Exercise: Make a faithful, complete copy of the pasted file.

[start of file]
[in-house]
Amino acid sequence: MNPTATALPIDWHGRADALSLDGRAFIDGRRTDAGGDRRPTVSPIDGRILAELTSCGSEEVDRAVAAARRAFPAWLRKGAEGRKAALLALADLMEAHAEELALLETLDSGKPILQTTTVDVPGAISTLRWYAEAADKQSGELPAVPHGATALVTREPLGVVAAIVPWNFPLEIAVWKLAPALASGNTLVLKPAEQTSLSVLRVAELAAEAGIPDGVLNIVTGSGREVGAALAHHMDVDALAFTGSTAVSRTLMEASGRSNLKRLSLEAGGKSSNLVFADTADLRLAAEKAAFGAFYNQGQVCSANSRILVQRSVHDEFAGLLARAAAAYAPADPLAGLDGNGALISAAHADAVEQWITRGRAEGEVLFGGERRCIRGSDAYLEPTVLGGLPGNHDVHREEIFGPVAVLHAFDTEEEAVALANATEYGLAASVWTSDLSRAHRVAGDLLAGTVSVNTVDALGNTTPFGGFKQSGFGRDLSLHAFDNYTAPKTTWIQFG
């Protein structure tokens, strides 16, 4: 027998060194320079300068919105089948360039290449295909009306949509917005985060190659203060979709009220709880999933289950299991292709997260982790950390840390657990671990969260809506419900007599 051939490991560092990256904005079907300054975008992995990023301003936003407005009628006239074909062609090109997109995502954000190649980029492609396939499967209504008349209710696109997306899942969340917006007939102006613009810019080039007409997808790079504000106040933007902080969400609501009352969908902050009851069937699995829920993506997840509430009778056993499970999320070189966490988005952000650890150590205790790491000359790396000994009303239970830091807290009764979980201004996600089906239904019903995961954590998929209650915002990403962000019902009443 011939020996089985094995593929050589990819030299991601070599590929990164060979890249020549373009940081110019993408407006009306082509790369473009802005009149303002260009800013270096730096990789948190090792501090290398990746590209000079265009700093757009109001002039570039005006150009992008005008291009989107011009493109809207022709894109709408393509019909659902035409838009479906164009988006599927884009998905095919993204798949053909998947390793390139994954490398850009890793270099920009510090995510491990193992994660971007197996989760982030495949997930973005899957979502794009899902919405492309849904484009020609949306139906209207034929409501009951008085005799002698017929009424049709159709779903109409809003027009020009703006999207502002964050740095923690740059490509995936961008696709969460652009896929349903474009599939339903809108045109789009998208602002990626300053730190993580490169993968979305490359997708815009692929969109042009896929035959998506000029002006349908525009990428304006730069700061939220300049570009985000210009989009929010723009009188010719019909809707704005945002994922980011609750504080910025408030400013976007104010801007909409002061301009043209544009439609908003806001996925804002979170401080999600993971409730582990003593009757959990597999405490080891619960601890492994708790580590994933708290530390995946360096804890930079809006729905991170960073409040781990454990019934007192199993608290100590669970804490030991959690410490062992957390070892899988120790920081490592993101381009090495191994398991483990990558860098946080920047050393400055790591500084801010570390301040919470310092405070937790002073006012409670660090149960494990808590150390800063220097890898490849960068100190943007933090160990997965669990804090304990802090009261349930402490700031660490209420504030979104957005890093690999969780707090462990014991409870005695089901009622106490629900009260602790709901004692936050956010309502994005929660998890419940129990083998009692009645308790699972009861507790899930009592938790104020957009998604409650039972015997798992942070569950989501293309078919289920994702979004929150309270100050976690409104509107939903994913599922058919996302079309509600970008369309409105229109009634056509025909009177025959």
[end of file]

[in-house]
Amino acid sequence: MNPTATALPIDWHGRADALSLDGRAFIDGRRTDAGGDRRPTVSPIDGRILAELTSCGSEEVDRAVAAARRAFPAWLRKGAEGRKAALLALADLMEAHAEELALLETLDSGKPILQTTTVDVPGAISTLRWYAEAADKQSGELPAVPHGATALVTREPLGVVAAIVPWNFPLEIAVWKLAPALASGNTLVLKPAEQTSLSVLRVAELAAEAGIPDGVLNIVTGSGREVGAALAHHMDVDALAFTGSTAVSRTLMEASGRSNLKRLSLEAGGKSSNLVFADTADLRLAAEKAAFGAFYNQGQVCSANSRILVQRSVHDEFAGLLARAAAAYAPADPLAGLDGNGALISAAHADAVEQWITRGRAEGEVLFGGERRCIRGSDAYLEPTVLGGLPGNHDVHREEIFGPVAVLHAFDTEEEAVALANATEYGLAASVWTSDLSRAHRVAGDLLAGTVSVNTVDALGNTTPFGGFKQSGFGRDLSLHAFDNYTAPKTTWIQFG
């Protein structure tokens, strides 16, 4: 027998060194320079300068919105089948360039290449295909009306949509917005985060190659203060979709009220709880999933289950299991292709997260982790950390840390657990671990969260809506419900007599 051939490991560092990256904005079907300054975008992995990023301003936003407005009628006239074909062609090109997109995502954000190649980029492609396939499967209504008349209710696109997306899942969340917006007939102006613009810019080039007409997808790079504000106040933007902080969400609501009352969908902050009851069937699995829920993506997840509430009778056993499970999320070189966490988005952000650890150590205790790491000359790396000994009303239970830091807290009764979980201004996600089906239904019903995961954590998929209650915002990403962000019902009443 011939020996089985094995593929050589990819030299991601070599590929990164060979890249020549373009940081110019993408407006009306082509790369473009802005009149303002260009800013270096730096990789948190090792501090290398990746590209000079265009700093757009109001002039570039005006150009992008005008291009989107011009493109809207022709894109709408393509019909659902035409838009479906164009988006599927884009998905095919993204798949053909998947390793390139994954490398850009890793270099920009510090995510491990193992994660971007197996989760982030495949997930973005899957979502794009899902919405492309849904484009020609949306139906209207034929409501009951008085005799002698017929009424049709159709779903109409809003027009020009703006999207502002964050740095923690740059490509995936961008696709969460652009896929349903474009599939339903809108045109789009998208602002990626300053730190993580490169993968979305490359997708815009692929969109042009896929035959998506000029002006349908525009990428304006730069700061939220300049570009985000210009989009929010723009009188010719019909809707704005945002994922980011609750504080910025408030400013976007104010801007909409002061301009043209544009439609908003806001996925804002979170401080999600993971409730582990003593009757959990597999405490080891619960601890492994708790580590994933708290530390995946360096804890930079809006729905991170960073409040781990454990019934007192199993608290100590669970804490030991959690410490062992957390070892899988120790920081490592993101381009090495191994398991483990990558860098946080920047050393400055790591500084801010570390301040919470310092405070937790002073006012409670660090149960494990808590150390800063220097890898490849960068100190943007933090160990997965669990804090304990802090009261349930402490700031660490209420504030979104957005890093690999969780707090462990014991409870005695089901009622106490629900009260602790709901004692936050956010309502994005929660998890419940129990083998009692009645308790699972009861507790899930009592938790104020957009998604409650039972015997798992942070569950989501293309078919289920994702979004929150309270100050976690409104509107939903994913599922058919996302079309509600970008369309409105229109009634056509025909009177025959």